Researchers Find Novel Neuromodulation Approach That Can Address Chronic Treatment-Resistant Depression

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Nowadays targeted neuromodulation specifically focusing on a patient’s distinctive symptoms is common in the correction of misfiring brain circuits in epileptic or Parkinson’s disease patients. Now, UC San Francisco Dolby Family Centre for Mood Disorders researchers have identified a proprietary personalized neuromodulation way of offering relief from chronic treatment-resistant depression symptoms in minutes.

A new targeted neuromodulation approach can treat depression

Interestingly, this novel approach is meant to potentially treat a significant portion of people facing chronic treatment-resistant depression at high suicide risk. Katherine Scangos the study’s corresponding author indicated that the brain is an electric organ just like the heart, and there is an increase in acceptance in the area that faulty brain networks can lead to depression. And just like Parkinson’s and epilepsy they can be changed into a healthy state through targeted stimulation. Katherine said that past attempts to create neuromodulation for depression have been applying stimulation in the same area in all patients and on a schedule that regularly fails to target the compulsive brain state.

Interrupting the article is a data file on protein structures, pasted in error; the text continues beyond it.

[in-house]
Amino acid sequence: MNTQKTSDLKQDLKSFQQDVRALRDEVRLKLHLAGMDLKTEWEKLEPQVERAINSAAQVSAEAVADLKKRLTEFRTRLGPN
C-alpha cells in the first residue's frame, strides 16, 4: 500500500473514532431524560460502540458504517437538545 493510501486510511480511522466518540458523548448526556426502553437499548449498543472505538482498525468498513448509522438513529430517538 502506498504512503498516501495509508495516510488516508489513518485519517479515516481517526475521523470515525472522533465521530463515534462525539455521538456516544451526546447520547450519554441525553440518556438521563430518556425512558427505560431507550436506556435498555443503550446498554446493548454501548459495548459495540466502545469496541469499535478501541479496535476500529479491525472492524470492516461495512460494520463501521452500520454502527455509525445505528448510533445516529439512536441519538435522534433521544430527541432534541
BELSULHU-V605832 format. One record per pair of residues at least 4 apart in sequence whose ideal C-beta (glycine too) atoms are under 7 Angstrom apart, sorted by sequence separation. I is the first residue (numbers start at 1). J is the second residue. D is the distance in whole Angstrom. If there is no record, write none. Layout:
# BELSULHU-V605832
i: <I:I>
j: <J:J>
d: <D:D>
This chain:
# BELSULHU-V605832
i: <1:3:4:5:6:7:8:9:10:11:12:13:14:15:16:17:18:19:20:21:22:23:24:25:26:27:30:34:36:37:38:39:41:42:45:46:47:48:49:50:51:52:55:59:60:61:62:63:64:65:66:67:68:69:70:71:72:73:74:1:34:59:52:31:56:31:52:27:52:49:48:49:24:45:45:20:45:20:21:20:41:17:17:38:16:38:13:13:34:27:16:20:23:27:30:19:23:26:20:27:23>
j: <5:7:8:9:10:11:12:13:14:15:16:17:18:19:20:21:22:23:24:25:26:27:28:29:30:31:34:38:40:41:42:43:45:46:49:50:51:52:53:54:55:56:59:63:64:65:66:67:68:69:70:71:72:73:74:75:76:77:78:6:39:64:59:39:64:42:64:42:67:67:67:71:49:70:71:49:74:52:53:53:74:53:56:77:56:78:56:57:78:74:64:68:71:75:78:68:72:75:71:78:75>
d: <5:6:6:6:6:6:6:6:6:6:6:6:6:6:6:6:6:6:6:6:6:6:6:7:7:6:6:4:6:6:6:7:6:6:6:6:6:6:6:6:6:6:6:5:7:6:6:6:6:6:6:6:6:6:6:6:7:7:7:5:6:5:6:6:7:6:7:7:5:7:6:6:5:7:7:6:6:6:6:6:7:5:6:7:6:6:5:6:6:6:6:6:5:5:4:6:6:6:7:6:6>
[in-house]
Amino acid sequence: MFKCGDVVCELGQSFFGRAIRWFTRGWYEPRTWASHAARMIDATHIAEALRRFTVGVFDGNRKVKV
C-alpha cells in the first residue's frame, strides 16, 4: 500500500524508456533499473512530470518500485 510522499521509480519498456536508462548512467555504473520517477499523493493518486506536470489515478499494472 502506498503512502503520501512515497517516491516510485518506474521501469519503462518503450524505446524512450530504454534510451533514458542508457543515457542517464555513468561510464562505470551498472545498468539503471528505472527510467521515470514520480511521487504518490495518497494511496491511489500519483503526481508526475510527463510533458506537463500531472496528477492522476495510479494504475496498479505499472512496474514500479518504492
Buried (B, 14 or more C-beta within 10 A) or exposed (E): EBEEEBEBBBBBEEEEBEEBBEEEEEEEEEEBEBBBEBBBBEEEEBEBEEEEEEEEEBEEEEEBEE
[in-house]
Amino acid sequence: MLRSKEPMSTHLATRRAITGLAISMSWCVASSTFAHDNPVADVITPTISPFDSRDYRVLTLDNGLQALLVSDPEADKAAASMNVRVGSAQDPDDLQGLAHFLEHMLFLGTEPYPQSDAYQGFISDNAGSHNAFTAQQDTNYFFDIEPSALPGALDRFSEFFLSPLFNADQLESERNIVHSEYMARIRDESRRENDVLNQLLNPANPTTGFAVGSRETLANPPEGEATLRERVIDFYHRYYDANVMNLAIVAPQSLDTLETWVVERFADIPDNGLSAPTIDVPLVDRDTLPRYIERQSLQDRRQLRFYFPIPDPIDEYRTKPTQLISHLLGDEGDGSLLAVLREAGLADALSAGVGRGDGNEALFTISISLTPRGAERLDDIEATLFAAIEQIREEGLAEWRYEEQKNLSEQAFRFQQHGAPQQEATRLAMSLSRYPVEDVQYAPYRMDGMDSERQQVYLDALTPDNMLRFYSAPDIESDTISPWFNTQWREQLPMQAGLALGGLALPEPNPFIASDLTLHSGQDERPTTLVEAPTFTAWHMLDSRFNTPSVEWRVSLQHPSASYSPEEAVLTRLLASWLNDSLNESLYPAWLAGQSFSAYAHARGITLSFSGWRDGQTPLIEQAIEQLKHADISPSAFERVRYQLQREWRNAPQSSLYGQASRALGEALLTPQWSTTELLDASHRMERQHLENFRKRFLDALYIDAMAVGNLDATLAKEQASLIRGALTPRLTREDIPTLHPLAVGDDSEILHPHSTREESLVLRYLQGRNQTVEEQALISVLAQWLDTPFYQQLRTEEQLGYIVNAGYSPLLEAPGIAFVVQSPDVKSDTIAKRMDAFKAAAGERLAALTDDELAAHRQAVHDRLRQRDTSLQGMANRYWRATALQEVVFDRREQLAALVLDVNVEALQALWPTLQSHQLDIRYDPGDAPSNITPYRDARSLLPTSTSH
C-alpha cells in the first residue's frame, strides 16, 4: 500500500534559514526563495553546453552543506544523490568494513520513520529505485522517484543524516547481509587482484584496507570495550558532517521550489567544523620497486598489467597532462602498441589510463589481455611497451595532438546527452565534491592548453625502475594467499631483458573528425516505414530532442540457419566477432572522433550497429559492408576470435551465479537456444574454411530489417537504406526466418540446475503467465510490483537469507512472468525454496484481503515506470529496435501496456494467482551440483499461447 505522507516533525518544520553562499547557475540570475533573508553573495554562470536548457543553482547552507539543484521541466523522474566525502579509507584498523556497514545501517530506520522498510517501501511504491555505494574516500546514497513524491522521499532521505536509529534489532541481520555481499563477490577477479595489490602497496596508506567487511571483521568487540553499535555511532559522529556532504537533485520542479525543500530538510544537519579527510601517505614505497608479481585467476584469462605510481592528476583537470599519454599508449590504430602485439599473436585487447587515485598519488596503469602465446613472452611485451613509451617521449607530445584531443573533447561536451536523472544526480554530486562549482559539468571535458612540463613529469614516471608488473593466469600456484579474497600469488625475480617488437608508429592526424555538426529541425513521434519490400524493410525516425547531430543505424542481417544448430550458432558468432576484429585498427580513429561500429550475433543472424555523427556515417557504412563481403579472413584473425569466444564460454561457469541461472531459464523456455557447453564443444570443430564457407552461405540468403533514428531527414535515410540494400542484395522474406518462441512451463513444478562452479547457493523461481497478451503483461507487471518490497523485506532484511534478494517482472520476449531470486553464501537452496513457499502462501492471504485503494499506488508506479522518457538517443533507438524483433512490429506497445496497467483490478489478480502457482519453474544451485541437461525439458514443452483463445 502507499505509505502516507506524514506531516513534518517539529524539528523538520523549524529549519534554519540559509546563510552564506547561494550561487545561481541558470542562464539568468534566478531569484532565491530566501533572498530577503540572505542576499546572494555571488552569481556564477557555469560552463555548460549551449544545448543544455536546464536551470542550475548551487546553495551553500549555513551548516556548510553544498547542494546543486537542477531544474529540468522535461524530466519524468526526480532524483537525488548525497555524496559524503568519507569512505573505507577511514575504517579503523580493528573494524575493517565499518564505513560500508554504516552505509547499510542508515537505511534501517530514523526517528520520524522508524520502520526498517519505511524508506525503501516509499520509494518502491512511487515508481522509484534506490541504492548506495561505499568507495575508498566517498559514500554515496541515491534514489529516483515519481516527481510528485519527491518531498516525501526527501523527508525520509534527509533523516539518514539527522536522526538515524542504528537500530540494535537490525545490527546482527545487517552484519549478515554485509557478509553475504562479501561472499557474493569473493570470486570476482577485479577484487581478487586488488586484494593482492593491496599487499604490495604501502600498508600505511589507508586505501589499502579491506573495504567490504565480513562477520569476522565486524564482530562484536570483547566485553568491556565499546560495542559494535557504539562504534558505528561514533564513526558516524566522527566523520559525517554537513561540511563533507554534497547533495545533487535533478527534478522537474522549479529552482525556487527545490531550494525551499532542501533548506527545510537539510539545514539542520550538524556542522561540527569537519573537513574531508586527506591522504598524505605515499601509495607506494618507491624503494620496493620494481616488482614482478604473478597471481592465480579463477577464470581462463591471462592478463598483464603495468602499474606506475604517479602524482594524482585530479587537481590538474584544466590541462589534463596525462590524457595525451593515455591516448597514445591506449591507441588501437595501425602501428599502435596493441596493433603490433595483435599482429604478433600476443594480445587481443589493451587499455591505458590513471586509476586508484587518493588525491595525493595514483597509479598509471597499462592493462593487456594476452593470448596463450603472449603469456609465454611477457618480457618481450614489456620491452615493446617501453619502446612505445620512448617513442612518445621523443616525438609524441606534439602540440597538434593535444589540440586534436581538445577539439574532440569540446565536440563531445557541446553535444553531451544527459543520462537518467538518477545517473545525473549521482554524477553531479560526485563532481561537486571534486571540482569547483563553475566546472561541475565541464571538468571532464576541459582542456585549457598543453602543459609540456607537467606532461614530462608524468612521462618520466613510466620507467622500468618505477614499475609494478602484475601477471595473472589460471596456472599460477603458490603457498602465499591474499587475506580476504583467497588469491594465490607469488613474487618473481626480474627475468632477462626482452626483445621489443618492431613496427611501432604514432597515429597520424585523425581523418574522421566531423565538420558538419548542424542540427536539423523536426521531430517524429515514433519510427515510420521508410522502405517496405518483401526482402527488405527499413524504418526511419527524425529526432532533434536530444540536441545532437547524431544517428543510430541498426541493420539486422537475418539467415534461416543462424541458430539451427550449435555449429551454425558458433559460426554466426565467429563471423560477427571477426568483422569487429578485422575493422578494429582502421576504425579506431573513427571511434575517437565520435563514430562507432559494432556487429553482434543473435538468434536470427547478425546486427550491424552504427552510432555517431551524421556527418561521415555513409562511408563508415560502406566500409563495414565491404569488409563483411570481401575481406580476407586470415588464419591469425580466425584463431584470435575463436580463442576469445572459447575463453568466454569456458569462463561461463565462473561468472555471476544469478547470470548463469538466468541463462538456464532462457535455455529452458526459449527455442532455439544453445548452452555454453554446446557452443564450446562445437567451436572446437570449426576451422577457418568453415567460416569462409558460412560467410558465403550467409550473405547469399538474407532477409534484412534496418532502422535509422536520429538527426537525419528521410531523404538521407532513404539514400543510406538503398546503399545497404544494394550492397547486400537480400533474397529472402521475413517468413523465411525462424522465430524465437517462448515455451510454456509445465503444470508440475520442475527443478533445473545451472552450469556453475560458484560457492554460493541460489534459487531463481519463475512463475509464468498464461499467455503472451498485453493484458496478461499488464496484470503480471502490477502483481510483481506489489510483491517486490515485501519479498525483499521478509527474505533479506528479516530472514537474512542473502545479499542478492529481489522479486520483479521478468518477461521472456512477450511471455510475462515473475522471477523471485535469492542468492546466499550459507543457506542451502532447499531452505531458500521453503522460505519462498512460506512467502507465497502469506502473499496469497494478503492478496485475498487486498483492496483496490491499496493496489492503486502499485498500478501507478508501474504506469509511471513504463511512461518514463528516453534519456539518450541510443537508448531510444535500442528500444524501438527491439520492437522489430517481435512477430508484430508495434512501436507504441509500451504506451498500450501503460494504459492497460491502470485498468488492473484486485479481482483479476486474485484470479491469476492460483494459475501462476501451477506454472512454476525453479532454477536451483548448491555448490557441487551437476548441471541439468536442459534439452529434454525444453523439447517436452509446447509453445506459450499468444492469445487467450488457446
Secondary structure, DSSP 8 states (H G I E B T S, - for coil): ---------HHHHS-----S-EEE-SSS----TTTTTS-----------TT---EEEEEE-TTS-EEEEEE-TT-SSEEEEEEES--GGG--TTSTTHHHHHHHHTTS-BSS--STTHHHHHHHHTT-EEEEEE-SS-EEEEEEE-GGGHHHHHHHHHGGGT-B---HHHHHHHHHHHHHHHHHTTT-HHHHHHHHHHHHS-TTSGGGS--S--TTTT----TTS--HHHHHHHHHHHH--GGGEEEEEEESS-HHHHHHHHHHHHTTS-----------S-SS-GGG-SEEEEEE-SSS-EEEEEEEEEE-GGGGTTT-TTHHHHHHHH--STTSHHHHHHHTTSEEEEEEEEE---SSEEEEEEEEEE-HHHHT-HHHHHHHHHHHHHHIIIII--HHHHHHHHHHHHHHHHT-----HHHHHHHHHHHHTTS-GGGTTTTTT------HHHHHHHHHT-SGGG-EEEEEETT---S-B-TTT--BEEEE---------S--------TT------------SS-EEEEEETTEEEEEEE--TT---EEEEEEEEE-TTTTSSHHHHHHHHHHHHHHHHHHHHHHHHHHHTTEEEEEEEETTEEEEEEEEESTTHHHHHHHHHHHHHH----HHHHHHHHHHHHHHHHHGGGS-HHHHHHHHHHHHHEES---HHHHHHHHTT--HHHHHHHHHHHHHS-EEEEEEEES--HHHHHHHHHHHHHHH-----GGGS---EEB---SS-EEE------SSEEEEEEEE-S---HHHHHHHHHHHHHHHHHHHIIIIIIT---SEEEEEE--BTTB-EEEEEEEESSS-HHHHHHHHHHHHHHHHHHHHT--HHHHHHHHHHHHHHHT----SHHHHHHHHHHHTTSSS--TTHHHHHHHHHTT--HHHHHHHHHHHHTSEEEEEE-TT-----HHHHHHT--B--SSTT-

Most importantly, depression affects different people in different ways. Katherine added that mapping of individualized areas for neuromodulation as per a patient’s symptoms is an area yet to be explored. In the study published in Nature Medicine, researchers mapped mild stimulation effects on various mood-related brain sites in a patient that had chronic treatment-resistant depression.

The study lays the ground for the PRESIDIO trial

The study established that different site stimulations can alleviate specific brain disease symptoms like boosting energy levels, reducing anxiety, and restoring pleasure in daily activities. Most importantly, the different stimulation sites benefits depend on the individual’s mental state.

This proof of concept study lays the foundation for a five-year clinical study Katherine and her team and conducting. The study called PRESIDIO will evaluate the effectiveness of targeted neuromodulation in 12 patients suffering from chronic treatment resistant depression. The researchers will build on the current study through the identification of brain signatures reflecting patients’ symptoms. With such information, it will be easier to program neuromodulation devices with real time targeted stimulation. 

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